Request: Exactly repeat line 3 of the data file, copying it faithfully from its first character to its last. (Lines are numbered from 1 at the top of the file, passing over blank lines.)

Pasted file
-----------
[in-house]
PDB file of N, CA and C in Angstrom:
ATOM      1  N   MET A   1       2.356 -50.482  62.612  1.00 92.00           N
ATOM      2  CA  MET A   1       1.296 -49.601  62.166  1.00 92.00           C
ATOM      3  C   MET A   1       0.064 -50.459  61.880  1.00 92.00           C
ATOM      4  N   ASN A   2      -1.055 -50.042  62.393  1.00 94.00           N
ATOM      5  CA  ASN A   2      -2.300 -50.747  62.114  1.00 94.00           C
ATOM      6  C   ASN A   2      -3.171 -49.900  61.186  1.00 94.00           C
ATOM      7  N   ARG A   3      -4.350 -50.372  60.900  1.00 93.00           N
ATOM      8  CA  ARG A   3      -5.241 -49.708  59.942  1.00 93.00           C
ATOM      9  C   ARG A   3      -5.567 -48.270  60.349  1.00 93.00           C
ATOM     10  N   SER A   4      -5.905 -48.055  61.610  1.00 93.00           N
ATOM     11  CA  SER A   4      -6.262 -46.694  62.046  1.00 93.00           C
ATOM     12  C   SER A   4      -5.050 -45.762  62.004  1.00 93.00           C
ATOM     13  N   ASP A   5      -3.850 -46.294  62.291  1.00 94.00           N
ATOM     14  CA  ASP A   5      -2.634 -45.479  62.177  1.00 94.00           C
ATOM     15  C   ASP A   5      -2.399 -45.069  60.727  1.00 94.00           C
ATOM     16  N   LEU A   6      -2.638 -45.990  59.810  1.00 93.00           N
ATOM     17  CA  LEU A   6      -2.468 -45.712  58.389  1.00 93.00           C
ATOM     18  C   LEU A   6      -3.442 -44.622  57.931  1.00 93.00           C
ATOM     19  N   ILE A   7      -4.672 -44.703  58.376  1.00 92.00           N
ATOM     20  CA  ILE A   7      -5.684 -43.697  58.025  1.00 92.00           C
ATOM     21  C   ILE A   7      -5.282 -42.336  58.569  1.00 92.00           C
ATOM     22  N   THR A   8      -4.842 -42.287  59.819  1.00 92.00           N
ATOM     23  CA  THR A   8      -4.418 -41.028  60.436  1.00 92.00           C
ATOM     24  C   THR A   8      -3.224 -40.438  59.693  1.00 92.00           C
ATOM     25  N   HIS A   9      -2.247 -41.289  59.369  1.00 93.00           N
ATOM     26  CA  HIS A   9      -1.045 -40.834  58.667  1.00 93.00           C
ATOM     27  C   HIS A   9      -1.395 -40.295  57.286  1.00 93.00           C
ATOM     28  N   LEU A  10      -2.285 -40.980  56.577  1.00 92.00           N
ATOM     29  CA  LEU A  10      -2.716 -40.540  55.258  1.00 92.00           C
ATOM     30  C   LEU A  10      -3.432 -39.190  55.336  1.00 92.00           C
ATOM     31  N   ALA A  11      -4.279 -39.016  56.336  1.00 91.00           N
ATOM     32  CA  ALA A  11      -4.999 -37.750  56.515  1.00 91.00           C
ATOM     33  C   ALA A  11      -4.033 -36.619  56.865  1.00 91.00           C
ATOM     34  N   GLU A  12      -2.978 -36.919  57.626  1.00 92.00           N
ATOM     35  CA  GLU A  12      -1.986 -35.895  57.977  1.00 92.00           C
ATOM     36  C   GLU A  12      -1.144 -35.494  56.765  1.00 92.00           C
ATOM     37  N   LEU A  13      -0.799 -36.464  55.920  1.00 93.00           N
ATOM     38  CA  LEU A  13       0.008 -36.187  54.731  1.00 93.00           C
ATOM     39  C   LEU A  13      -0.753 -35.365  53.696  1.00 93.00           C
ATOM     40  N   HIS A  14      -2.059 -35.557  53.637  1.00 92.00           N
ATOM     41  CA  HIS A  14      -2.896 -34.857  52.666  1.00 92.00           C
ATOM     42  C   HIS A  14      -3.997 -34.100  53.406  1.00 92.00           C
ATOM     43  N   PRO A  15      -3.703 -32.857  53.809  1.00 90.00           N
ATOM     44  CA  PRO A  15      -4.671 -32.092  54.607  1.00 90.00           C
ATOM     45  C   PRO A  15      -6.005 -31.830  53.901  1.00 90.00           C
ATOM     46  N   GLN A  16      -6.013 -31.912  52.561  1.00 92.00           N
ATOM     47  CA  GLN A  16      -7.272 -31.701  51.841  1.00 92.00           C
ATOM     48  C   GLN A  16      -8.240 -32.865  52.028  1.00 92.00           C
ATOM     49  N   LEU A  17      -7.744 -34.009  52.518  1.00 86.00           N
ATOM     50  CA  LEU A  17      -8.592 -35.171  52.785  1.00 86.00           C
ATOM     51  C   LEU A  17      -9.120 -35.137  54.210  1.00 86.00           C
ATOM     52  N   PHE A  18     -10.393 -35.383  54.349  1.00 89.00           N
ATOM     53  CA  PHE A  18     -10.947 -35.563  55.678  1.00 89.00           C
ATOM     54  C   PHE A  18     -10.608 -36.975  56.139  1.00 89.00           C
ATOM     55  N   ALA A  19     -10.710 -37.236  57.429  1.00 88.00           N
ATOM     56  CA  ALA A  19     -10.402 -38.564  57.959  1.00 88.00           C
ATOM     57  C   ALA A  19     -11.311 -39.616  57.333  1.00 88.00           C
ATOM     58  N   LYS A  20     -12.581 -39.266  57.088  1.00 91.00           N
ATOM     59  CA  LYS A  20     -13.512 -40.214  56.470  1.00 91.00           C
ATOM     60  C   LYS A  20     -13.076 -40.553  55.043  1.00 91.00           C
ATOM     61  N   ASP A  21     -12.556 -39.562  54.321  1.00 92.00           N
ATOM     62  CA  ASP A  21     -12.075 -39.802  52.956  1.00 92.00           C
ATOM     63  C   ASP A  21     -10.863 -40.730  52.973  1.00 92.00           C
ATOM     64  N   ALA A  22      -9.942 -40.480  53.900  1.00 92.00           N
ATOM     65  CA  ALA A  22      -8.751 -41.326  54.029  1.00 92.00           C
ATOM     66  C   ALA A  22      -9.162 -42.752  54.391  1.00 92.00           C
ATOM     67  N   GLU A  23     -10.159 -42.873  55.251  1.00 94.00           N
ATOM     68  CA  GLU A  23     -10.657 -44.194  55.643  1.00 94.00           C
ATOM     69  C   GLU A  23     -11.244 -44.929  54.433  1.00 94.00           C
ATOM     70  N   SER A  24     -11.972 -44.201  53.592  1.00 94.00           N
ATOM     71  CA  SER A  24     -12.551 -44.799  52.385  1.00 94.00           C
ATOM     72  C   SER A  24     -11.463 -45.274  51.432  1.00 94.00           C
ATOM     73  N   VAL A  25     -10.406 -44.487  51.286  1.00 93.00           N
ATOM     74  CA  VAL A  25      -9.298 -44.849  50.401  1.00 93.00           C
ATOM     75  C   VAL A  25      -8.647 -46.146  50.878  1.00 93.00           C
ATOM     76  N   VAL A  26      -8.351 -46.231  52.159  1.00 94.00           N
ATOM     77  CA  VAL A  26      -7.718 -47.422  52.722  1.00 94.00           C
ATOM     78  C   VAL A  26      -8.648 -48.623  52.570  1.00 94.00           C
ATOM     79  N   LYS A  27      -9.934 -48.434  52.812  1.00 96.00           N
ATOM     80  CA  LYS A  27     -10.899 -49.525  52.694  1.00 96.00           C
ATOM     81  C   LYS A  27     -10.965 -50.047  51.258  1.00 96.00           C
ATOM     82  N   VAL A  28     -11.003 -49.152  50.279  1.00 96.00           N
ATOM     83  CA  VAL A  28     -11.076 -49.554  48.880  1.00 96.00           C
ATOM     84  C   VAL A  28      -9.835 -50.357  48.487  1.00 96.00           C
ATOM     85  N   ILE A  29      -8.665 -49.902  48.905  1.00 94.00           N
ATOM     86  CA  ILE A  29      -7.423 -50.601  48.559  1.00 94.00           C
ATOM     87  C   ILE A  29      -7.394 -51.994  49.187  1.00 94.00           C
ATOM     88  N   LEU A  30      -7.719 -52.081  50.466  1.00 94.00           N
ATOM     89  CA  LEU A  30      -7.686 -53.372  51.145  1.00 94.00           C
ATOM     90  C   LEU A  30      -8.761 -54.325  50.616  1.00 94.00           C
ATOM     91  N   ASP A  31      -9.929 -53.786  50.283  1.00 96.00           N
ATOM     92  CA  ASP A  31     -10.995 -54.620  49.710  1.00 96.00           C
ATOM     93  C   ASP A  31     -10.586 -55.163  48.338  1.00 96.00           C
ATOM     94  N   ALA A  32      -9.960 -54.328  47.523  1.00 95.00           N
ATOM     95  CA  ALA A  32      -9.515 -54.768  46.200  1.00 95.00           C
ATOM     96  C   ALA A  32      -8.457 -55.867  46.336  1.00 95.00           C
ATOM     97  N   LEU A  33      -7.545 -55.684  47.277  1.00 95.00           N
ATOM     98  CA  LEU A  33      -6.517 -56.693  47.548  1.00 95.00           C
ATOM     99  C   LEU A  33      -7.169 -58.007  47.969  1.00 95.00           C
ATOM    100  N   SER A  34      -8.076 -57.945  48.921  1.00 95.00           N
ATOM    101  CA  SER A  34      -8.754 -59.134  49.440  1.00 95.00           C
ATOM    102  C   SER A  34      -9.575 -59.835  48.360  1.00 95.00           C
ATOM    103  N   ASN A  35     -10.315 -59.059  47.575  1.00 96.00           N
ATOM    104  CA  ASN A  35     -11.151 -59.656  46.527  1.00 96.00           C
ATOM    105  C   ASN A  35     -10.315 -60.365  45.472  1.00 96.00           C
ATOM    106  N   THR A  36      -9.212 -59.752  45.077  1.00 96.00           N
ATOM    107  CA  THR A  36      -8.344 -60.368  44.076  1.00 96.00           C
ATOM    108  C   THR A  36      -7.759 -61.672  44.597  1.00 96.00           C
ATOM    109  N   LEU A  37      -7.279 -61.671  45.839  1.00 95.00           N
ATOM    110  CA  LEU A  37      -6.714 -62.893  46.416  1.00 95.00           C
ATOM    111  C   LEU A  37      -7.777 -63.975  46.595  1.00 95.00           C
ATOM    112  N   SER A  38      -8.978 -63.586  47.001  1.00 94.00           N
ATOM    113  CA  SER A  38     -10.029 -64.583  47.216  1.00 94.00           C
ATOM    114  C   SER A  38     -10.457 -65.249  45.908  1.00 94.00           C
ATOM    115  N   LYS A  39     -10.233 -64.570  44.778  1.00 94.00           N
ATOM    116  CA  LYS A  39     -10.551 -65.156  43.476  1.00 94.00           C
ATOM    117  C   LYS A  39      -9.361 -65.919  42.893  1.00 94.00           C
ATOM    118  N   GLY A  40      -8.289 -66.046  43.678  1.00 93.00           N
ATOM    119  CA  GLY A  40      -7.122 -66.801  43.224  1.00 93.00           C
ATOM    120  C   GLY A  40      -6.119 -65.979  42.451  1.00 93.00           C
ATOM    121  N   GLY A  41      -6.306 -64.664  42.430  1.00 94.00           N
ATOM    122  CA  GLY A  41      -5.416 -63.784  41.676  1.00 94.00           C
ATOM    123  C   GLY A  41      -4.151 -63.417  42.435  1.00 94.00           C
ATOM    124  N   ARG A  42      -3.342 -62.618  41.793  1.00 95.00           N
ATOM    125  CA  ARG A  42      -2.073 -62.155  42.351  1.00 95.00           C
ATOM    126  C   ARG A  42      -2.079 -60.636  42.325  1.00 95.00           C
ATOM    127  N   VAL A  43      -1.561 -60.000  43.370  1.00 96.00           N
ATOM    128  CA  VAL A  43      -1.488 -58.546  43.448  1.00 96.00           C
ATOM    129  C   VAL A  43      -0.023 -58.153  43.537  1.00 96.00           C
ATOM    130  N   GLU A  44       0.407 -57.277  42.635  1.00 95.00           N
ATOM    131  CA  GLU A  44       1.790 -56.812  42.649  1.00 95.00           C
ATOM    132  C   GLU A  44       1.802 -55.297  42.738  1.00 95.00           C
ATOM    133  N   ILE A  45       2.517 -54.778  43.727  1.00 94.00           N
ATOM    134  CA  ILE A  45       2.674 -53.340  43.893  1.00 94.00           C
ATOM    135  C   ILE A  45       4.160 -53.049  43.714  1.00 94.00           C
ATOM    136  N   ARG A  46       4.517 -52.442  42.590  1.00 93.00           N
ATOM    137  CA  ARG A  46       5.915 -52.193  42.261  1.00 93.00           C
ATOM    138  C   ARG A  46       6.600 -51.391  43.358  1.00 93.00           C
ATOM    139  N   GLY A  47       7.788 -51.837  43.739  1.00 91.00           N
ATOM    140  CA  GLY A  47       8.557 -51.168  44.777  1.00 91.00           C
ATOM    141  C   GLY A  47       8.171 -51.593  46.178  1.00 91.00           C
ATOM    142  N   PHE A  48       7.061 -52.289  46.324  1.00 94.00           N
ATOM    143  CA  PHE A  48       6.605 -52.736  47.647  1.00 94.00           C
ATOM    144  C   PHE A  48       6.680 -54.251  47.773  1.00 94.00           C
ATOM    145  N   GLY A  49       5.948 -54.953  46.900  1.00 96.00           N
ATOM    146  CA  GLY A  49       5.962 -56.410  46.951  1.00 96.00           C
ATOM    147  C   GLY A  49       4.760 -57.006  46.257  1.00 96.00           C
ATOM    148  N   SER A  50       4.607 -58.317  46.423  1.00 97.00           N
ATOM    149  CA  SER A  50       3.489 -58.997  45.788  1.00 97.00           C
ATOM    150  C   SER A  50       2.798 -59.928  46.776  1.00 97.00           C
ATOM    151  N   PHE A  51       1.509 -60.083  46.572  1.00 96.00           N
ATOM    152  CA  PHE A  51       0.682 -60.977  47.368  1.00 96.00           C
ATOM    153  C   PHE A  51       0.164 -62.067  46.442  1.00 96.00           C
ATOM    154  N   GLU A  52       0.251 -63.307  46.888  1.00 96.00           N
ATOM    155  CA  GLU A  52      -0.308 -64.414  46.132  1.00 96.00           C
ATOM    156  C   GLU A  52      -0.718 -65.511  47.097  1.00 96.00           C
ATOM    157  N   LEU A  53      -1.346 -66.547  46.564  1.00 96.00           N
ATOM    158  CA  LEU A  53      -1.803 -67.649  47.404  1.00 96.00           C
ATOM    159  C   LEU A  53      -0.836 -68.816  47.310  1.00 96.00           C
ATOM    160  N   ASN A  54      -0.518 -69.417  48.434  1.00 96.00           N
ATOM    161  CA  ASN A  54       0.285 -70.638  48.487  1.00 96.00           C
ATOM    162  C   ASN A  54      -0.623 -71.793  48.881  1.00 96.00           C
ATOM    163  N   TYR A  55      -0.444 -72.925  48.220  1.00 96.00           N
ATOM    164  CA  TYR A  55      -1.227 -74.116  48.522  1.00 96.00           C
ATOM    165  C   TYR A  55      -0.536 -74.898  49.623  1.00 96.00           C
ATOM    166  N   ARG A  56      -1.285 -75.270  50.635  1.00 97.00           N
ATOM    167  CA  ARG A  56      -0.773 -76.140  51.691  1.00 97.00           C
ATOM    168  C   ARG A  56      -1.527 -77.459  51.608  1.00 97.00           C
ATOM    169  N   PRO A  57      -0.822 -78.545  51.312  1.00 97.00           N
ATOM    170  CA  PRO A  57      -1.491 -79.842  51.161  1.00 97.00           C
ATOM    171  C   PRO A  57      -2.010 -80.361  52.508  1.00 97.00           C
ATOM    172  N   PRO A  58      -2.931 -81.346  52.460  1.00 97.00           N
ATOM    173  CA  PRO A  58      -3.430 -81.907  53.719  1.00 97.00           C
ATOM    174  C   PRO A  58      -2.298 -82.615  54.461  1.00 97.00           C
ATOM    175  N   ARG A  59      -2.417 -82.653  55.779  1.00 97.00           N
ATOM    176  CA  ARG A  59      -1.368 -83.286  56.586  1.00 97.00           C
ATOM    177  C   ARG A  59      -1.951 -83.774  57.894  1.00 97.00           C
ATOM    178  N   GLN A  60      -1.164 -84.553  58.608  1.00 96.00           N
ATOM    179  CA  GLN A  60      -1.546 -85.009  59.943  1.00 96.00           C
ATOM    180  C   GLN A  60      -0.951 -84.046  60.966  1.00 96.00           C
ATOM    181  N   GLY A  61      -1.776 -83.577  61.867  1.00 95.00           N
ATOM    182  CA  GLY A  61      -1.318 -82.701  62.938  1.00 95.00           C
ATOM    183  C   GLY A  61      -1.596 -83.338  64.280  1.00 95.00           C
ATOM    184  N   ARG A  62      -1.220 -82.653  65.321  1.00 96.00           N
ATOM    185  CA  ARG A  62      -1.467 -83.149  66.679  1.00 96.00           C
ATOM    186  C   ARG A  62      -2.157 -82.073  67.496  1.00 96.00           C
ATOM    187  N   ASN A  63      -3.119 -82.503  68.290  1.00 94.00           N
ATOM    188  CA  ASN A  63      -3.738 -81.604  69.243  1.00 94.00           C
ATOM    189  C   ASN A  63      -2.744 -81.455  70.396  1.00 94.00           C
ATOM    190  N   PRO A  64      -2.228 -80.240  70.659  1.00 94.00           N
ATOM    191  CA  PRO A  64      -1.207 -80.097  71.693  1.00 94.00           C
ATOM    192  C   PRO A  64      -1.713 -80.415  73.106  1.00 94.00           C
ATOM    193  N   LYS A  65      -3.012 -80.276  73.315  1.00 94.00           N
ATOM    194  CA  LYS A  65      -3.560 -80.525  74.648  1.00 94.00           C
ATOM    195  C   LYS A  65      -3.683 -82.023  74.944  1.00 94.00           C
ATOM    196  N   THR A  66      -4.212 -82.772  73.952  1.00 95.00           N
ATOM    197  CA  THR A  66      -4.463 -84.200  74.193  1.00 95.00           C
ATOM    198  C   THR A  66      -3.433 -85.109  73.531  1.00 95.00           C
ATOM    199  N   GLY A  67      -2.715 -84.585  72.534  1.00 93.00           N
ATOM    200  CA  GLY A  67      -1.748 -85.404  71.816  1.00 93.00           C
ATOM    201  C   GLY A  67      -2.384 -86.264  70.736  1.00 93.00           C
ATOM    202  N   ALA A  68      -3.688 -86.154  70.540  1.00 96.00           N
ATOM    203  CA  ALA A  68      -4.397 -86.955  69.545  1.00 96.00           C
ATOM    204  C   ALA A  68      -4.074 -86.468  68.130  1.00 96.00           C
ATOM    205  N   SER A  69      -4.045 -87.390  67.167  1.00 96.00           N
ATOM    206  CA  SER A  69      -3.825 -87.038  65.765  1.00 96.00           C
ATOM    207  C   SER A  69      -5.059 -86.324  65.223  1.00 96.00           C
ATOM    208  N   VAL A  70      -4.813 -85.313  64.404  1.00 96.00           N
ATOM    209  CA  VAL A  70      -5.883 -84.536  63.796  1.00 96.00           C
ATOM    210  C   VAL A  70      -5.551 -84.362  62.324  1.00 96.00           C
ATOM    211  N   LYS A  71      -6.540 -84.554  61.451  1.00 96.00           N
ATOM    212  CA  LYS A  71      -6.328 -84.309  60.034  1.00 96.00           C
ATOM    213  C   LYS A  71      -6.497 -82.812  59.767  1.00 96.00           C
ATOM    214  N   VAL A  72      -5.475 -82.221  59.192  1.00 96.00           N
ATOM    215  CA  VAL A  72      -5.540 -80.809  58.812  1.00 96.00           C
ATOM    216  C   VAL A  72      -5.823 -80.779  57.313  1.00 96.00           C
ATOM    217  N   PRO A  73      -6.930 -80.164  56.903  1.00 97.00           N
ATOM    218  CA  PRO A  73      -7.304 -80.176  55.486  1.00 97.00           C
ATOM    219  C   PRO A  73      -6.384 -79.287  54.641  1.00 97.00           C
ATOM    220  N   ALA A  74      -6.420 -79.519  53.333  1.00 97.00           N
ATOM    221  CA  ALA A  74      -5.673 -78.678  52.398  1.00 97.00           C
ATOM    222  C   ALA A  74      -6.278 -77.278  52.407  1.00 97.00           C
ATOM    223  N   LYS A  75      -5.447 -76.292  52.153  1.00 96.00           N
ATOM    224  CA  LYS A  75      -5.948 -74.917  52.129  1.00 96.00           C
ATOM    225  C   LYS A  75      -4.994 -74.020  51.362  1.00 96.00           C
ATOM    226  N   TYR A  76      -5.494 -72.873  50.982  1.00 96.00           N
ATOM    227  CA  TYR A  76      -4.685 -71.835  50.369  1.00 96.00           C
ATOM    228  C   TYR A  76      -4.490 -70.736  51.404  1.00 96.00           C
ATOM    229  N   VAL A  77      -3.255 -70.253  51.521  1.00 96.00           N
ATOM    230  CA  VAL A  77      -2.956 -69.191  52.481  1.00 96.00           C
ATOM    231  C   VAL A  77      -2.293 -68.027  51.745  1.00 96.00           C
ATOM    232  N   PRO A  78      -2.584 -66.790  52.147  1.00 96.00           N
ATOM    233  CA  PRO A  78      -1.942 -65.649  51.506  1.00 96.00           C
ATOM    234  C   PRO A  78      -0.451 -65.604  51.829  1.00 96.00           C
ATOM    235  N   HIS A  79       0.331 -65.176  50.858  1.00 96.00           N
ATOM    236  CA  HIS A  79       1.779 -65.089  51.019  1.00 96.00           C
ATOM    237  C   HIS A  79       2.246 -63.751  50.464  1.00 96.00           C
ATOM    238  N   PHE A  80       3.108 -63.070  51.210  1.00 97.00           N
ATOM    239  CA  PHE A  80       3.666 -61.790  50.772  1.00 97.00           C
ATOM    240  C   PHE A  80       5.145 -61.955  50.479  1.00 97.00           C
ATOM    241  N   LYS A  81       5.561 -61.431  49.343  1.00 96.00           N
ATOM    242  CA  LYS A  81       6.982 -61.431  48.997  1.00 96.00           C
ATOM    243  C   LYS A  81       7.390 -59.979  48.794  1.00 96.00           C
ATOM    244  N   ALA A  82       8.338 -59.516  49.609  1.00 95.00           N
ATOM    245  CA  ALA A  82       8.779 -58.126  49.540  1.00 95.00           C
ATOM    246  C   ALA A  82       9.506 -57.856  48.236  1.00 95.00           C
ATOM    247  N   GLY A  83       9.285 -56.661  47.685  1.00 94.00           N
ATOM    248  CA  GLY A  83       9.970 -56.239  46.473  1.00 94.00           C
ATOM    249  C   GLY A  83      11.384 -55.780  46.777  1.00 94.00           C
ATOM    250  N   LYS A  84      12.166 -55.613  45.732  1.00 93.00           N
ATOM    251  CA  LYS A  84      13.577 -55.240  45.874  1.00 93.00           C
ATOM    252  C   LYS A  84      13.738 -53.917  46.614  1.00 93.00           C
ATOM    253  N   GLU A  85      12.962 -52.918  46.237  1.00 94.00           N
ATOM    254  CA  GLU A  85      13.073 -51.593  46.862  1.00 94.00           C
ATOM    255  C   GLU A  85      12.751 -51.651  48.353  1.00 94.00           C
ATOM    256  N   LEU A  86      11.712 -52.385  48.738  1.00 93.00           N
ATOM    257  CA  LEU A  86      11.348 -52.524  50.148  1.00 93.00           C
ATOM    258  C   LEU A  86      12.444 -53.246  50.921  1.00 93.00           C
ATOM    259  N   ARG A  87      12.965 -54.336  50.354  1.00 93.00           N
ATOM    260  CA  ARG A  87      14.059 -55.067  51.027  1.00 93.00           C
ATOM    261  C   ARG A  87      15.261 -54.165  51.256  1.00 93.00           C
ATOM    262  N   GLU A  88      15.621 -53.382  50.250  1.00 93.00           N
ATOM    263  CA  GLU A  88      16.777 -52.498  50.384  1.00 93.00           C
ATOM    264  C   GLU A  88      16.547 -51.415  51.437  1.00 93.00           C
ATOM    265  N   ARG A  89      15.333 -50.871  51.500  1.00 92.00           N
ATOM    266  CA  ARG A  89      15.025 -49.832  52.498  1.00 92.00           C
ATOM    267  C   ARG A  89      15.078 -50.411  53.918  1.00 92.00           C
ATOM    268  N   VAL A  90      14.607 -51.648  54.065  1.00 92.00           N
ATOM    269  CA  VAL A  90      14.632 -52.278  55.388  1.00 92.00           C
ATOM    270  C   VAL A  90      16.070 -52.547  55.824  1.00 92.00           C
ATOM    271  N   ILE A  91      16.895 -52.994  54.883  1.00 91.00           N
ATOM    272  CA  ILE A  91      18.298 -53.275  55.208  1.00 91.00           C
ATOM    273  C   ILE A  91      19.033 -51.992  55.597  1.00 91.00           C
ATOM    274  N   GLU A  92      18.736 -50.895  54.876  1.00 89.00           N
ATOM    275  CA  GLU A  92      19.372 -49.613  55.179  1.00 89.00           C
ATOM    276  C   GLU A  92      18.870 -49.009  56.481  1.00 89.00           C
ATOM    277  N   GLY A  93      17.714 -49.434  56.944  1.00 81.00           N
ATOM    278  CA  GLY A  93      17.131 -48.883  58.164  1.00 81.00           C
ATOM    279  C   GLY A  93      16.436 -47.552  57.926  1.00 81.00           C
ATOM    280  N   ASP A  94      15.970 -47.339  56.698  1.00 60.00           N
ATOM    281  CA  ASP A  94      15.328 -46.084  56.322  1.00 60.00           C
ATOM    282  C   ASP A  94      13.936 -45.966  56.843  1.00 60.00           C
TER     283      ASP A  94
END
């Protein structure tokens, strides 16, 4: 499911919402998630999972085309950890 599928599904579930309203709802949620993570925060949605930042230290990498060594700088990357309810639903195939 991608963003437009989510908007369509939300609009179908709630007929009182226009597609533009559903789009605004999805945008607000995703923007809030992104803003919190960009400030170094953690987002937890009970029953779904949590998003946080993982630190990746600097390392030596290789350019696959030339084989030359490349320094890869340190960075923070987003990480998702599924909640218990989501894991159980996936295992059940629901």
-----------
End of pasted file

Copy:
ATOM      1  N   MET A   1       2.356 -50.482  62.612  1.00 92.00           N